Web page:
And - by design - you can refer to symbols only in relative terms, which allows to encapsulate any module in a way that is not apparent from within. When you write something like "a.b.c", it is never absolute, it is anchored at the nearest "a" that is defined and visible to you (and if no "a" is defined anywhere, it is assumed to mean the one in the current namespace, even if it never gets defined).
Post 02 Oct 2021, 17:31
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sylware



Joined: 23 Oct 2020
Posts: 81
Location: Marseille/France
sylware
I got several times the strong encapsulation feature (I never did expect something else to say the least).

Then, what are the general rules for hierarchical identifiers? For instance "a.b.c.d". I guess it will start from "a"
: if no instance of expression class with such symbol in current namespace is found , it will start to walk upward the namespaces until one is found. If one is found, it will then be used as an "anchor" to walk downward the namespaces, but if b does not have any instance of expression class associated with it in namespace a, I'll get an error, right? Because it seems I can walk downward the namespace hierarchy without the need to have an instance of expression class associated with each symbol at each depth. Wrong?
Post 02 Oct 2021, 20:05
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Tomasz Grysztar



Joined: 16 Jun 2003
Posts: 7938
Location: Kraków, Poland
Tomasz Grysztar
sylware wrote:
Then, what are the general rules for hierarchical identifiers? For instance "a.b.c.d". I guess it will start from "a"
: if no instance of expression class with such symbol in current namespace is found , it will start to walk upward the namespaces until one is found. If one is found, it will then be used as an "anchor" to walk downward the namespaces, but if b does not have any instance of expression class associated with it in namespace a, I'll get an error, right?
No, the presence of defined symbol only matters for the "anchor", the first name. The dot always implies the direct relationship, so "a.b" is always going to mean "b" in the namespace of "a" (whichever "a" ends up being used), even if "b" symbol is never defined there.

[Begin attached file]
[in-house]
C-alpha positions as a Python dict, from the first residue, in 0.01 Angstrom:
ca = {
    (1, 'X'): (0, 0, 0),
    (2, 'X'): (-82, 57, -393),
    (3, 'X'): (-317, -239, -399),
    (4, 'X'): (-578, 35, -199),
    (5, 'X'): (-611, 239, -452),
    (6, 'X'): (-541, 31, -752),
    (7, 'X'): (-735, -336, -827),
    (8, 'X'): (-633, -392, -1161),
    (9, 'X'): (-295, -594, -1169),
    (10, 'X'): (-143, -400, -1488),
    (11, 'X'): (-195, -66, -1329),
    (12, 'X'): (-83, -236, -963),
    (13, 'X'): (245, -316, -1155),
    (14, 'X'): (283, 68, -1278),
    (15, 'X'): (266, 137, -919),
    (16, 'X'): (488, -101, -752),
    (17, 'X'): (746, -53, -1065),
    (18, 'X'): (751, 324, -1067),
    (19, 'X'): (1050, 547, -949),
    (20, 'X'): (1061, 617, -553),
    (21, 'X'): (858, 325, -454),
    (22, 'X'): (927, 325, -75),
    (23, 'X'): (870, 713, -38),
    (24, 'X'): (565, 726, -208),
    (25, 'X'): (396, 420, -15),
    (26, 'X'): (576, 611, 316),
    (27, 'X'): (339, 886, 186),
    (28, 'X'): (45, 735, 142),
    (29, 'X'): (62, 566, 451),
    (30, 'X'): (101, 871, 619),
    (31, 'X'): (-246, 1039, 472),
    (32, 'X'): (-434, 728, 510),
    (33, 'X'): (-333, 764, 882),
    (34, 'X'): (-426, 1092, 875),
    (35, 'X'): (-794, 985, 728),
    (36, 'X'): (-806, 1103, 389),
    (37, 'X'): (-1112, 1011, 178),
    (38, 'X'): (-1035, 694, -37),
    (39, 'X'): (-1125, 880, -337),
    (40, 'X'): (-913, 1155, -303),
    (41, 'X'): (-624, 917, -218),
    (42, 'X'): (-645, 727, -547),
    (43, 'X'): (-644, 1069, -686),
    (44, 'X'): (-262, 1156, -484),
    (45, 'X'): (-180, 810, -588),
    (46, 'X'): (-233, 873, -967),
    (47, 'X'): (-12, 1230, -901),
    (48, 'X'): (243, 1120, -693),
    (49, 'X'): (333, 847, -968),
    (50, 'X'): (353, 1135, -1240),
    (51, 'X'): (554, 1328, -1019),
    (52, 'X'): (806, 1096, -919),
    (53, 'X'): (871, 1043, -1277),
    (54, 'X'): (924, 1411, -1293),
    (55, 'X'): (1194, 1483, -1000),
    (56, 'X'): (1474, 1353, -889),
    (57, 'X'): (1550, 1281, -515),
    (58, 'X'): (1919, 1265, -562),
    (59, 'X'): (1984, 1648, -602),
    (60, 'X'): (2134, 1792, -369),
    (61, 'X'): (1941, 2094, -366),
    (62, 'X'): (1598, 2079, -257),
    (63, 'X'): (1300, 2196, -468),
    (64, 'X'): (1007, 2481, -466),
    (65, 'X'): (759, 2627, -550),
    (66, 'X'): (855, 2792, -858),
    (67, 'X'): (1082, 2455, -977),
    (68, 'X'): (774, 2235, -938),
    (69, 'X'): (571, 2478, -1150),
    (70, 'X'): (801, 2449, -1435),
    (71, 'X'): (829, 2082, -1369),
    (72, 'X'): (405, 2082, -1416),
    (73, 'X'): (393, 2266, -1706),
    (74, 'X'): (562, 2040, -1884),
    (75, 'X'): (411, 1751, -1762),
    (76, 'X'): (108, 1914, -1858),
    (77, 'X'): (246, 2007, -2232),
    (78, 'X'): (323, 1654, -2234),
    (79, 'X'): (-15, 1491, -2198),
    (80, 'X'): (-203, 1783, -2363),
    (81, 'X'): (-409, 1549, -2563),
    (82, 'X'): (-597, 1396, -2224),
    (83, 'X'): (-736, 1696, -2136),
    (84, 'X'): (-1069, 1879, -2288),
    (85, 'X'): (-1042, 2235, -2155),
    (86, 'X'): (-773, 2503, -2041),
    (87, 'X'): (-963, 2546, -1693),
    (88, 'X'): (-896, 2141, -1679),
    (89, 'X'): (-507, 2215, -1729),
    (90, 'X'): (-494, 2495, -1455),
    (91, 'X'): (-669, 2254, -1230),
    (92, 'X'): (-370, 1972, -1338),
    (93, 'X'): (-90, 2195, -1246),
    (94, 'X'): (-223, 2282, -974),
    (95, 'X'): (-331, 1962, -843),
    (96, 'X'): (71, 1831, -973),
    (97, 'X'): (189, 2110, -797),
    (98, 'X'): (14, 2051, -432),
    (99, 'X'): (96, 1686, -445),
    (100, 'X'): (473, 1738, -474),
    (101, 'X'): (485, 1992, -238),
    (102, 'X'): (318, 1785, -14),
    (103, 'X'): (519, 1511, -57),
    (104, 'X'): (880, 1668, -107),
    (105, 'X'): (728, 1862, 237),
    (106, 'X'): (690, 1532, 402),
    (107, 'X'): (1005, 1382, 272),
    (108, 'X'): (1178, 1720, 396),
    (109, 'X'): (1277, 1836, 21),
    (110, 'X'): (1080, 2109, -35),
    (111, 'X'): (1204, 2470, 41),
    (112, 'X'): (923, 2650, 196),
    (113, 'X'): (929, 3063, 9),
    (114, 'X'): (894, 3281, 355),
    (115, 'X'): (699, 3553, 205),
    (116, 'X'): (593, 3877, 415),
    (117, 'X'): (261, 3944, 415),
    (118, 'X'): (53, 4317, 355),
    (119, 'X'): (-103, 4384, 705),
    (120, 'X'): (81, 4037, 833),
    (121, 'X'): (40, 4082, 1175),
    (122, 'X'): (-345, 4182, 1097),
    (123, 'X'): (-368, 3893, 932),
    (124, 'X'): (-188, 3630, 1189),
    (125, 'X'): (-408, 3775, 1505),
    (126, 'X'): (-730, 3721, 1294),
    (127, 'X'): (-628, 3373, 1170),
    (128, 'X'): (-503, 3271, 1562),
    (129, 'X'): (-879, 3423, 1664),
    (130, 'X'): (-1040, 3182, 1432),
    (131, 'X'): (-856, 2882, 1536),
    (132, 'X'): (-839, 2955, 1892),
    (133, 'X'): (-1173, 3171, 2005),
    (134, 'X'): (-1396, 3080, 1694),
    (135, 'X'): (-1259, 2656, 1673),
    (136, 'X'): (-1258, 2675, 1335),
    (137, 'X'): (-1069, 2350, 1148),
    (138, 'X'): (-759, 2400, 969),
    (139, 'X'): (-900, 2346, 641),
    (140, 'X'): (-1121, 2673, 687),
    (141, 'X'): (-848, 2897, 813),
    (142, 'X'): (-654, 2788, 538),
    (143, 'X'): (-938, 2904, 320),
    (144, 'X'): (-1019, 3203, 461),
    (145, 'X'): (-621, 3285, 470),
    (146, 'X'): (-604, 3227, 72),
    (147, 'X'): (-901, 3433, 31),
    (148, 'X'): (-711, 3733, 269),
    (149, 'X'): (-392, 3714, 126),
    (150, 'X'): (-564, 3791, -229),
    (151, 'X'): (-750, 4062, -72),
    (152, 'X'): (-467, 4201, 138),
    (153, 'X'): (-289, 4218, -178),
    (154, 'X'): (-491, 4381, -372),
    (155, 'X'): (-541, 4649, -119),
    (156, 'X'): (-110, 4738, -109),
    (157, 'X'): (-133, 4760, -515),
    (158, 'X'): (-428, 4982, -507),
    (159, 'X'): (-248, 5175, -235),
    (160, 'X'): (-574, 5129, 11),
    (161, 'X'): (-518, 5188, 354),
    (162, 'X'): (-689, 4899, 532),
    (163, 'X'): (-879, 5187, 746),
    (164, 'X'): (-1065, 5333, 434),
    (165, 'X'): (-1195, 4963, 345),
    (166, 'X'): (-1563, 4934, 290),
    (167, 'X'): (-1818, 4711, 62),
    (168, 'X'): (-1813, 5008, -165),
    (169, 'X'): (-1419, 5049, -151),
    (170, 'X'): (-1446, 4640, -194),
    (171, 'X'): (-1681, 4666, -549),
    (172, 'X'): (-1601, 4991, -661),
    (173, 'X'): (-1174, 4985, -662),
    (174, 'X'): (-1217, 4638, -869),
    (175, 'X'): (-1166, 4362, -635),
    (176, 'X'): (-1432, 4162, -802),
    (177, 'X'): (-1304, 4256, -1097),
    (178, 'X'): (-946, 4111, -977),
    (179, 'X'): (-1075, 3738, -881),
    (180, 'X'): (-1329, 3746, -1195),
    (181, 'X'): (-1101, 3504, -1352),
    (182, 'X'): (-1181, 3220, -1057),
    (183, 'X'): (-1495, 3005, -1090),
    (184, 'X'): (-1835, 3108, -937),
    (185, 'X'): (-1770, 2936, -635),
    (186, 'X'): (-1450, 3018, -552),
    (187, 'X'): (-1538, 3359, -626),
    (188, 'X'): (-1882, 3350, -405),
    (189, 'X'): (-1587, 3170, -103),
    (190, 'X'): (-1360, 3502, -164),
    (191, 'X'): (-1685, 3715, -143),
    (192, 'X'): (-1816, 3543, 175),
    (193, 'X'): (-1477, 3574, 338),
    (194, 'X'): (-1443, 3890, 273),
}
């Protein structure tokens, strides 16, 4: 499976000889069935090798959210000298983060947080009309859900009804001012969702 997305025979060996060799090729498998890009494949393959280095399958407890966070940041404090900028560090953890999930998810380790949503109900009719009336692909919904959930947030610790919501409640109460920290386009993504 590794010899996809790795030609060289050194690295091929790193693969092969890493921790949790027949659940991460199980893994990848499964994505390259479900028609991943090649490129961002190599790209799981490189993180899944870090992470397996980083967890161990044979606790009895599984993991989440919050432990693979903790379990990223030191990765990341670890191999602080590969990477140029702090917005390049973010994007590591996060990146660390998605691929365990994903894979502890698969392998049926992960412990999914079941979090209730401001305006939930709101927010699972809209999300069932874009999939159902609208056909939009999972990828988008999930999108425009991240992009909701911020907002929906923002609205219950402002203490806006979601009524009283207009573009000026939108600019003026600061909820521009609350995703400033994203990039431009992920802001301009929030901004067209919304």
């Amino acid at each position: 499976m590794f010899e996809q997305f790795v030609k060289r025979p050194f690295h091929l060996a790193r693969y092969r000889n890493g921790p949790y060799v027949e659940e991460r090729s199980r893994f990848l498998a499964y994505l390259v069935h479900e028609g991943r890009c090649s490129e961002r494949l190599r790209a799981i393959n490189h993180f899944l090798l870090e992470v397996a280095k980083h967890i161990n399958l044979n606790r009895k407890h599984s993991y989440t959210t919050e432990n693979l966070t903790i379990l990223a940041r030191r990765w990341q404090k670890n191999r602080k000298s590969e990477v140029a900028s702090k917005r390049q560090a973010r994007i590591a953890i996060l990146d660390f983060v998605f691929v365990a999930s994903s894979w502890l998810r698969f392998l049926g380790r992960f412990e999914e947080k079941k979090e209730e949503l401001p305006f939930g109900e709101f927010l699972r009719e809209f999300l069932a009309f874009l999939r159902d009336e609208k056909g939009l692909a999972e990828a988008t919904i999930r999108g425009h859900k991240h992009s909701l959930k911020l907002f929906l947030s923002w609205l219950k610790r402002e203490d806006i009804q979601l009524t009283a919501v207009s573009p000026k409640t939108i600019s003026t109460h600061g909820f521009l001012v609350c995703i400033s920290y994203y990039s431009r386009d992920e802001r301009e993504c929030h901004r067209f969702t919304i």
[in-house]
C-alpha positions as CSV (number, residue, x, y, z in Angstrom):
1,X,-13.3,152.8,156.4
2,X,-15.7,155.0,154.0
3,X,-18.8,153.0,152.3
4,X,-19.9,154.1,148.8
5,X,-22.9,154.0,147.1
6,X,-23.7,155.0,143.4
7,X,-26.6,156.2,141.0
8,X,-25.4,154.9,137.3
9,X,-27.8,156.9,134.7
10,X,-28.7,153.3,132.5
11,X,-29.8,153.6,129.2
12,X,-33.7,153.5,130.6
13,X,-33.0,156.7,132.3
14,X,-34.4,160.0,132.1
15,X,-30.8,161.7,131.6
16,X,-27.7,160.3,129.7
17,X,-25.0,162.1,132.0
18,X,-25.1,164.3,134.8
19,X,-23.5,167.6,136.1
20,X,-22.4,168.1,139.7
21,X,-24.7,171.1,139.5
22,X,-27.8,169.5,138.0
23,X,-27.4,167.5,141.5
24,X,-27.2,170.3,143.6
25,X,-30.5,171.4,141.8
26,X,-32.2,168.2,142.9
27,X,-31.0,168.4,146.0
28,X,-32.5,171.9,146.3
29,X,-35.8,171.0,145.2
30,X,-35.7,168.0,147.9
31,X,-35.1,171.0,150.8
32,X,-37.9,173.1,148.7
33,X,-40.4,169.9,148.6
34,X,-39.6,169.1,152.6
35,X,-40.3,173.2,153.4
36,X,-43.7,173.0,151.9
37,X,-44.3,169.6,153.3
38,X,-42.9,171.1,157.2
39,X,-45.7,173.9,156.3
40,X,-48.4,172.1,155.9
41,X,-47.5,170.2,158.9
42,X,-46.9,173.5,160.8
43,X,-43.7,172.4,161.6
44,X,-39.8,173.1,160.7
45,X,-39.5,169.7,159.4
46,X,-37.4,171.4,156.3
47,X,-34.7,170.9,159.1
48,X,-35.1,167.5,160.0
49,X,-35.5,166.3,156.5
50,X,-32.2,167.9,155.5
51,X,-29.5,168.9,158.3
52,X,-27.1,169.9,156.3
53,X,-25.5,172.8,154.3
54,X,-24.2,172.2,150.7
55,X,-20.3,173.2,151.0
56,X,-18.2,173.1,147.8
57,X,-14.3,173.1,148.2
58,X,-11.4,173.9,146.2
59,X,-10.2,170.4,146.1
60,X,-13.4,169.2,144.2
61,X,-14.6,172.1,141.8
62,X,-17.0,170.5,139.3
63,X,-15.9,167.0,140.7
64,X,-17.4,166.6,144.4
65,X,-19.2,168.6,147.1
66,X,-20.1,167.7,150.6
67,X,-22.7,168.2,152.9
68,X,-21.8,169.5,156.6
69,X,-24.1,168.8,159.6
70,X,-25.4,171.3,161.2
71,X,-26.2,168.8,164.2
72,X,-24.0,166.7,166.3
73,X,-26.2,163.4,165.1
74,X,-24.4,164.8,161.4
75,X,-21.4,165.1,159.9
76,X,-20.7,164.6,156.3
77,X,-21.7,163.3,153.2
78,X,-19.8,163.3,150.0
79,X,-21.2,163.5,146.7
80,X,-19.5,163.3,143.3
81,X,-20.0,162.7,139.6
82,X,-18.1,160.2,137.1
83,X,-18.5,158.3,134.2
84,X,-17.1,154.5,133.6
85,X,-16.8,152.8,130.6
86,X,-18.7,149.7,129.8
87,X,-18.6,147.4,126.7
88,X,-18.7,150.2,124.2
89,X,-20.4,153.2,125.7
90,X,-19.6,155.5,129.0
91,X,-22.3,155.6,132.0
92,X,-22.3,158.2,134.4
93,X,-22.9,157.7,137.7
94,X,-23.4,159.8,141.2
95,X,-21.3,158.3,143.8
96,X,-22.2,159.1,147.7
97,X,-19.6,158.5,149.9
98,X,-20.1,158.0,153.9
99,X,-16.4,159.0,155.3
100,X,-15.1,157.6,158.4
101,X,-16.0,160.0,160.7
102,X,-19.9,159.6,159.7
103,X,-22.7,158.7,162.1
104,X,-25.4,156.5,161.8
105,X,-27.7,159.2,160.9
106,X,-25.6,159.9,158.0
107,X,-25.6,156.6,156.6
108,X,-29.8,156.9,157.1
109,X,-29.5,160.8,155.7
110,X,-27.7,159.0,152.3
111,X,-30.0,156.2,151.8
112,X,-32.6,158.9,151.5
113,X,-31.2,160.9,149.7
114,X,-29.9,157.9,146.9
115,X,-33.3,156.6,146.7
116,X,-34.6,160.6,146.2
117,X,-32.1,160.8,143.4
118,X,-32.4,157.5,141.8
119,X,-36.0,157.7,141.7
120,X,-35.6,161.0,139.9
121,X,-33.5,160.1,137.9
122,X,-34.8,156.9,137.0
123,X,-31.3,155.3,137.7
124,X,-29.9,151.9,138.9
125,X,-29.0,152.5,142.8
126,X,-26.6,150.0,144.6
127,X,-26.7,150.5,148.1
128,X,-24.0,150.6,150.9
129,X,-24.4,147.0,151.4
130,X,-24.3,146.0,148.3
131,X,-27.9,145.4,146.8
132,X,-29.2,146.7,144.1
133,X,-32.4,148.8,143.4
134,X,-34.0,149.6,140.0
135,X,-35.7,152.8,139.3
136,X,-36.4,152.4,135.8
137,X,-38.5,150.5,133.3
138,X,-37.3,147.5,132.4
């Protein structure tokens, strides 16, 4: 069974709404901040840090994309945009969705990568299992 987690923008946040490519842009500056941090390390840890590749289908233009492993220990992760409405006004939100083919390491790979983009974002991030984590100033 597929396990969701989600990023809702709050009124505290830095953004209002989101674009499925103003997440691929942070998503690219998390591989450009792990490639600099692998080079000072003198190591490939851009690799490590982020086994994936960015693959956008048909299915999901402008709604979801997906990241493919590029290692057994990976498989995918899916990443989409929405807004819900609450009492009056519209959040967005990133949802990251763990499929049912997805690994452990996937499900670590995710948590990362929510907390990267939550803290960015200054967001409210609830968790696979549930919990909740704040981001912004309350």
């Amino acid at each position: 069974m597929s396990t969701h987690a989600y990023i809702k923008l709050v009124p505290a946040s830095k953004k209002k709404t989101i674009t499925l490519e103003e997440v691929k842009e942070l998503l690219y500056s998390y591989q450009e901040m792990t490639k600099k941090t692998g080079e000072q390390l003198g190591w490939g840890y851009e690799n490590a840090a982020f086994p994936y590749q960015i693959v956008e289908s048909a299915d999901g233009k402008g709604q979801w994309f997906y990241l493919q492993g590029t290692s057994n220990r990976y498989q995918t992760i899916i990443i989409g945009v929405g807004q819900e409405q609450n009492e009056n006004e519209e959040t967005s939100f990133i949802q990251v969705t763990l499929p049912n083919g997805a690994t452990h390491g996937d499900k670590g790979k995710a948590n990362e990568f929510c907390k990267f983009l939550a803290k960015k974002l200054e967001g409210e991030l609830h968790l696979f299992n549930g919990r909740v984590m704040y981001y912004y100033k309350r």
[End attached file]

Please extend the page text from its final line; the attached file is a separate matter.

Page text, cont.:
Post 02 Oct 2021, 21:55
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sylware



Joined: 23 Oct 2020
Posts: 81
Location: Marseille/France
sylware
Allright!

In the light of this thread, where in the manual those topics are explicited?
Because I did read a few times the manual, but it is so dense, I always manage to forget where to look and I end up posting on the message board.
Post 03 Oct 2021, 15:26
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Tomasz Grysztar



Joined: 16 Jun 2003
Posts: 7938
Location: Kraków, Poland
Tomasz Grysztar
Small correction to my previous post: the definition of symbol may still matter for the name after the dot (like "b" in the example) if there is matching case-insensitive symbol defined, but no case-sensitive one. For example:
Code:
a.B?:
dd a.b.c ; looks for a.B?.c, as it first finds a.B? namespace and then looks for c in there    
Code:
a.b:
a.B?:
dd a.b.c ; looks for a.b.c, case-sensitive takes precedence    
(You can see it in the error messages if you try to assemble these snippets.)

sylware wrote:
In the light of this thread, where in the manual those topics are explicited?
Because I did read a few times the manual, but it is so dense, I always manage to forget where to look and I end up posting on the message board.
It is almost exclusively discussed in chapter 2. And yes, it is very dense, because the entire main manual was written in such dense way - this is why I also added auxiliary documentation to provide more examples with in-depth discussion. Probably this topic also deserves such treatment, as another Q&A-style section there.
Post 03 Oct 2021, 16:40
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sylware



Joined: 23 Oct 2020
Posts: 81
Location: Marseille/France
sylware
I have to admit, I kind of dropped the case sensitive/unsensitive handling support and went full case sensitive.

I am still not decided about dropping the classic macro language to go full calm instructions. I wonder how much dropping the classic macro language (and now the case sensitive/unsensitive handling mechanics) would simplify the fasmg "specs" (implementation internals).
Post 03 Oct 2021, 21:15